So, a couple of months ago I entered a short story I wrote into a flash fiction contest. And, guess what?
I didn’t win.
These things happen. I’m over it. Kinda.
Anyway, I thought I’d post the story here for you fine folks to read. If you like it, then I consider myself a winner.
All together now: “Awwwww!“
It’s well past midnight when I kill the headlights and turn the van down Cooper Road. Any streetlights still standing have been shot out long ago and the dusty windows of the ramshackle houses are black.
In the passenger seat Charlie points ahead. “Up here, Lucy. On the right.”
I park a few yards from the next corner and cut the engine. Charlie turns in his seat to see Rick and Turbo kneeling on the floor of the van next to the crates. They already have on their gloves and armored leather motorcycle jackets. Like true professionals, their faces reveal nothing, but I’ve run with these guys long enough to know they’re itching to get to work.
Charlie motions out the window. “There’s the path next to the fence. When it ends, the garage will be on the left. The goods are inside.”
The guys nod and Charlie turns his attention to me. “You clear on the escape route?”
I give him a smirk. “You even have to ask?”
Charlie smiles and motions to Rick, who opens the side door of the van and jumps out. Charlie leads the way with the flashlight while Rick and Turbo follow with the crates. I lose sight of them after they make it a few yards up the weed-choked path. I try to keep my breathing slow as I listen and keep an eye out for anyone who might cause trouble.
Less than five minutes pass when high-pitched yips and low barks break the uneasy silence of the night. Sounds like more dogs than we’ve ever come across before. The guys have mace, but hopefully it won’t get that messy. I start up the van and keep my eyes trained on the path.
Rick is the first one back. He lumbers out onto the sidewalk, struggling to keep hold of a crate. I catch a glimpse of two sets of eyes peeking out through the door of the crate just before he slides it into the van and crawls in after. His scruffy, weathered face sports the biggest grin I think I’ve ever seen. He almost looks like a kid.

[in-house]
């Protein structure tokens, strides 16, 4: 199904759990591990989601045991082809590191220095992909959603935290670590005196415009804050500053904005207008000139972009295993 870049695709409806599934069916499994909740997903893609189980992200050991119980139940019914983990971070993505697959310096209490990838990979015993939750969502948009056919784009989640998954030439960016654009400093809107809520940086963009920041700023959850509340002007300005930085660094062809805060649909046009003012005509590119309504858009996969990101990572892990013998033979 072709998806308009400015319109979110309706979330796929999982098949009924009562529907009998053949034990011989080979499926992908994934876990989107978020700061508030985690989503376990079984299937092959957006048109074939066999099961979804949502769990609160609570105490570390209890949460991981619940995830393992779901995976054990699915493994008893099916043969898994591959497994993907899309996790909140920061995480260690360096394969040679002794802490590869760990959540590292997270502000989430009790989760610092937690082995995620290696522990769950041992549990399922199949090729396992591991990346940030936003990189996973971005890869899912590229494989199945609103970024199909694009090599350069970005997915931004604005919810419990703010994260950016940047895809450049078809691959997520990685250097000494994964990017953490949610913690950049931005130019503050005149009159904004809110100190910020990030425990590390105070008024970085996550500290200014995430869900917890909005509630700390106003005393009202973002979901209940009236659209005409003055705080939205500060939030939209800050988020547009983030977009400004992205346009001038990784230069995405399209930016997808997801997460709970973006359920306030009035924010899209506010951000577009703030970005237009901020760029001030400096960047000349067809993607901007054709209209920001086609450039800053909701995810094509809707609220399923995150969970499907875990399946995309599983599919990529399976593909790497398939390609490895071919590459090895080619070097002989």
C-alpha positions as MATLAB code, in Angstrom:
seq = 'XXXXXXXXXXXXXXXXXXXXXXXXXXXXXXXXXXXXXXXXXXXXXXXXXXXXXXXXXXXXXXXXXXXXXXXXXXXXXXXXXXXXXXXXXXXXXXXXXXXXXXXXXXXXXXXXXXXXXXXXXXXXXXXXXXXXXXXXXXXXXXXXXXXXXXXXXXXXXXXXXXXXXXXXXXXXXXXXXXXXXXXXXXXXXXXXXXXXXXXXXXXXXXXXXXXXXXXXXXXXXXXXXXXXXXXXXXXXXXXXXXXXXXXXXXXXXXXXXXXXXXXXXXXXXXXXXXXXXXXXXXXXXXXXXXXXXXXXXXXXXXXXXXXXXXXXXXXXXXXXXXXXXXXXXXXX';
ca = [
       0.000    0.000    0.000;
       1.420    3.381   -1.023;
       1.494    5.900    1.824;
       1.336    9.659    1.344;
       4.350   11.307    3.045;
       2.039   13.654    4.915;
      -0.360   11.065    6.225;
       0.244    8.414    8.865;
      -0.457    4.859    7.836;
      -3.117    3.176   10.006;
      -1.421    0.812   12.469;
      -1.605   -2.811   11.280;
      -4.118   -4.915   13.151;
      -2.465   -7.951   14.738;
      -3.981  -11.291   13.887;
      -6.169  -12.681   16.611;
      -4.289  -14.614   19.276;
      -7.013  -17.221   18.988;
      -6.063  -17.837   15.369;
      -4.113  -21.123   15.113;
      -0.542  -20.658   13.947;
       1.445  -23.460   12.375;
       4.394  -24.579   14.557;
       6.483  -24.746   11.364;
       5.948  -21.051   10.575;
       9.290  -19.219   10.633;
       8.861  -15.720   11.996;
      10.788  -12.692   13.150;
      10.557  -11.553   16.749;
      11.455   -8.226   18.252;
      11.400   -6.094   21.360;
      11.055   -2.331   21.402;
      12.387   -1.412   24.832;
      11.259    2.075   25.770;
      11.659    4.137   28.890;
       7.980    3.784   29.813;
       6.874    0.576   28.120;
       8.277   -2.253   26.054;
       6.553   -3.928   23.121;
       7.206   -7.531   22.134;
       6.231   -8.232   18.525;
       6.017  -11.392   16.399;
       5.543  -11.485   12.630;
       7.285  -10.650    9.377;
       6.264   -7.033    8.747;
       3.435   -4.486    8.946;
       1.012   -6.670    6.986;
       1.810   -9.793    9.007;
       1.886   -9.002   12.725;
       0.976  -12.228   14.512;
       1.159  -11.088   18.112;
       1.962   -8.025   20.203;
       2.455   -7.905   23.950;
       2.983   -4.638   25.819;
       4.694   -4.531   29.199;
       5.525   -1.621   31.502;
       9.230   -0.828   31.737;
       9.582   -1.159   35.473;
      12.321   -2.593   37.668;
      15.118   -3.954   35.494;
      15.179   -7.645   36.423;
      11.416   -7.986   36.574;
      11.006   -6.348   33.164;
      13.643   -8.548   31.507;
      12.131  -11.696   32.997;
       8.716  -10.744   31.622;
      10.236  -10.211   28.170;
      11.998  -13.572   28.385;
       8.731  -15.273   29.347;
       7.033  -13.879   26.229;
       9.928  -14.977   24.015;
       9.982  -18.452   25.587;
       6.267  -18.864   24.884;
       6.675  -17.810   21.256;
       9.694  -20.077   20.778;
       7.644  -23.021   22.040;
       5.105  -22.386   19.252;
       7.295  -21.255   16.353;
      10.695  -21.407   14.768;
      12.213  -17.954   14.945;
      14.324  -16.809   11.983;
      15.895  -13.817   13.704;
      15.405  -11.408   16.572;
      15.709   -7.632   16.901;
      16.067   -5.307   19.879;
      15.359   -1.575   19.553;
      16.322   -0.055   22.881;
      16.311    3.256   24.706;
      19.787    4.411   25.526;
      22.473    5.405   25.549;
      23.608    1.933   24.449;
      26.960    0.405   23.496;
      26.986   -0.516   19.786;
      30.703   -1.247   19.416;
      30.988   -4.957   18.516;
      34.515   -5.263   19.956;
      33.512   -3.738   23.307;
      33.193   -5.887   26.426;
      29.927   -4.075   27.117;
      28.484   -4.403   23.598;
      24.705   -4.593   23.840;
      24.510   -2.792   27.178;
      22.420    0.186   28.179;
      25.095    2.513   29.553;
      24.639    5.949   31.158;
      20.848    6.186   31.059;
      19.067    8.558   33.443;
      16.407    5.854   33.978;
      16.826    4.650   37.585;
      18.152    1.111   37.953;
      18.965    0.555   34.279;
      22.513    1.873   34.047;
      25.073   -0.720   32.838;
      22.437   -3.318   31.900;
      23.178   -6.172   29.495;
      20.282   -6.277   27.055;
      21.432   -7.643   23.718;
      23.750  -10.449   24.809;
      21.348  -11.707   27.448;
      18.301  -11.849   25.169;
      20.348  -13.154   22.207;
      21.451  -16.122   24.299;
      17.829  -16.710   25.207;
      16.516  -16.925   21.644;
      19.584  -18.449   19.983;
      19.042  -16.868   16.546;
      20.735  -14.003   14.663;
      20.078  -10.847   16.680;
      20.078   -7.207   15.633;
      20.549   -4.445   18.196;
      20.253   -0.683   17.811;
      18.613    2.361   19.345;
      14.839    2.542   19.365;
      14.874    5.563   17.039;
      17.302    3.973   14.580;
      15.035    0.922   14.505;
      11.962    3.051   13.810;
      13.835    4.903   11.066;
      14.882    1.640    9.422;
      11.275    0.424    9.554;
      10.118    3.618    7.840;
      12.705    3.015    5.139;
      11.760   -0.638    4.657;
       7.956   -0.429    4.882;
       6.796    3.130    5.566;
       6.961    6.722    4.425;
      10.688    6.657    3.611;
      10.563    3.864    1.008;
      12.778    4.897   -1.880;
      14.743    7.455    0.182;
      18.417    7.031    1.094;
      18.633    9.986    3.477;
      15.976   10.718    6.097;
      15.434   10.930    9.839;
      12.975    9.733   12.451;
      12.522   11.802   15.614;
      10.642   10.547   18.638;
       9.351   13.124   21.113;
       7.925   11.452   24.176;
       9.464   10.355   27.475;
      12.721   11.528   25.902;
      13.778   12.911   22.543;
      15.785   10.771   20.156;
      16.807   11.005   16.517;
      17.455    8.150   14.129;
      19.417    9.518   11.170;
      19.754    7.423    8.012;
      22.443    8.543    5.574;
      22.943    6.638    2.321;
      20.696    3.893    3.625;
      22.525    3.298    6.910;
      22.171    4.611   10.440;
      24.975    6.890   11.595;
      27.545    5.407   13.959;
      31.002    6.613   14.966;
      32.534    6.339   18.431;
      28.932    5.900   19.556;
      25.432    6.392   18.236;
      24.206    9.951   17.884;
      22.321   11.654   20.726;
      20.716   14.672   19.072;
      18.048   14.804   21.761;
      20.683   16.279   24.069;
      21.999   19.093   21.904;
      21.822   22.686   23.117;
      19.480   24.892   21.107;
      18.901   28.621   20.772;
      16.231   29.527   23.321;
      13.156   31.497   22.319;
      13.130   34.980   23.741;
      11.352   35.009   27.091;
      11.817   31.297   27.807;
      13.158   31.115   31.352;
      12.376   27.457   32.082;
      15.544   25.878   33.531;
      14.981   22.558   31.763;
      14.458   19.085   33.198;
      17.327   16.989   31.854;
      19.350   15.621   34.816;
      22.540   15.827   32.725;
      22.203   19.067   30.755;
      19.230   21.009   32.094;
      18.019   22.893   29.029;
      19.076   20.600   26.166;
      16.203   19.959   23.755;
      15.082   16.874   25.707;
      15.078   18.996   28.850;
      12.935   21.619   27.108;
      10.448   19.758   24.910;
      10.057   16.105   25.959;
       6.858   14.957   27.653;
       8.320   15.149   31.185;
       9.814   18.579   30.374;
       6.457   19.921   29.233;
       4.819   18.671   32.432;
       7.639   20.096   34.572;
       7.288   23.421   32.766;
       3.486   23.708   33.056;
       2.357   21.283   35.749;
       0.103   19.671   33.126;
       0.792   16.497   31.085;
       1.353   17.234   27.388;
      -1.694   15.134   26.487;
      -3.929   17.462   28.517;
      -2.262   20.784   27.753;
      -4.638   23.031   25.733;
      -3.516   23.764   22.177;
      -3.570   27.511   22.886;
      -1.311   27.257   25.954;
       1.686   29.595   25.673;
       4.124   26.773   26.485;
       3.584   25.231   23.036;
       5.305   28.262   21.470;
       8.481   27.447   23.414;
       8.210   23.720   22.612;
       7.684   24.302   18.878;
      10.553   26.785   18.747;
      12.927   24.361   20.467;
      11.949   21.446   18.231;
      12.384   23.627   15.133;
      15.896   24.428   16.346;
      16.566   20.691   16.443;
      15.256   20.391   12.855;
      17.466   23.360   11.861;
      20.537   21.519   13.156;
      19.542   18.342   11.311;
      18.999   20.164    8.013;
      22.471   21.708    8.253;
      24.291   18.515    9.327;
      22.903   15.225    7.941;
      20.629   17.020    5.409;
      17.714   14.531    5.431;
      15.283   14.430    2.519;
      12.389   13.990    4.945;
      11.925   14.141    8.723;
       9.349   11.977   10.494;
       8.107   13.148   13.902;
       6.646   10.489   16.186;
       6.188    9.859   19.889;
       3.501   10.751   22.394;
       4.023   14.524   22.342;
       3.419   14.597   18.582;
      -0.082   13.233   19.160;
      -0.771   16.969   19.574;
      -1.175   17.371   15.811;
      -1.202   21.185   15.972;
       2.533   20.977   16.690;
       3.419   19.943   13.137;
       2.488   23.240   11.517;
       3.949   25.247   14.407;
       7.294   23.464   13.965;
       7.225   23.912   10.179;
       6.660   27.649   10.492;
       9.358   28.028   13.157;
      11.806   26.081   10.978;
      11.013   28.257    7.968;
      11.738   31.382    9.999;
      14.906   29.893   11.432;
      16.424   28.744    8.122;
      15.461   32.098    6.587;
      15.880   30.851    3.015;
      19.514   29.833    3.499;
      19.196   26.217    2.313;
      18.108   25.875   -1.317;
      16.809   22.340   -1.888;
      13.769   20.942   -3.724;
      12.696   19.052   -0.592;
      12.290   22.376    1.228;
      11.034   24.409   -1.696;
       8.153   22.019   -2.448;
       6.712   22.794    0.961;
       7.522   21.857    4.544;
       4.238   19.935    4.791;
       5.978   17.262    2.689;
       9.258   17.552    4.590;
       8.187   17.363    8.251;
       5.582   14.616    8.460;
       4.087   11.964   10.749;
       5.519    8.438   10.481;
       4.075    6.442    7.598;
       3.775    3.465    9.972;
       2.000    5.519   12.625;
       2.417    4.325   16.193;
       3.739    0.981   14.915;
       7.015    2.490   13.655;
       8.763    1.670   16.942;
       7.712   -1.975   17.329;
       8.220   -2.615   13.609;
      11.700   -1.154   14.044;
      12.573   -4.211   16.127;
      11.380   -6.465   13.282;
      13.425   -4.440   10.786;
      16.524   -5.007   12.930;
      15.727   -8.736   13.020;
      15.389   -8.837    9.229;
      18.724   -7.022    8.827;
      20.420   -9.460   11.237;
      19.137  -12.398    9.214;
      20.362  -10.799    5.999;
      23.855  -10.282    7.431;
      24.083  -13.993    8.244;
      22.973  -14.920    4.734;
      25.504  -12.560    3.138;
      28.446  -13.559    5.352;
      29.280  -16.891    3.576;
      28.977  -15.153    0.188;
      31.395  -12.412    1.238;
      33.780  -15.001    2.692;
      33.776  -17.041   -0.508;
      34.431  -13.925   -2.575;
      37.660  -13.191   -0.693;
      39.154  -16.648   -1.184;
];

“Hot damn, Lucy!” he says, clapping his hands. “We got ‘em all!”
I don’t have time to answer cause Charlie and Turbo are already here, loading in the other crate. Two black noses poke through the wire bars of the crate door. Turbo slides the van door closed behind him and Charlie hops into the passenger seat. I put the van in gear and pull away from the curb.
The guys are whooping it up, giving each other high fives, and I hear panting and low whines from the dogs. I concentrate on my route and keep my eyes on the road. I’m careful not to speed, but I don’t take my time either. Two lefts then a right on Mason Drive and I can already see the sign for the highway.
A hand is on my shoulder and I turn to see Charlie smiling at me. “Calm down, Luce,” he tells me. “There wasn’t anyone at the house. No one’s following.”
I ease up on the gas and notice Charlie’s right arm is wrapped around his middle and there’s movement under his jacket. Seeing the question on my face, he dips his left hand into his jacket and pulls out a squirming black and white ball. He places the puppy in my lap and I instinctively cradle the helpless creature while also trying to keep the van on the road. Charlie digs out a second pup and holds him up for me to see.
“Four dogs,” Charlie says. “And these two pups. They hadn’t been fighting long, so I don’t think we’ll have problems socializing them. Should be able to find all of them great homes. Not bad for a night’s work, huh?”
I steer the van back to the warehouse and smile as the puppy nurses on my finger.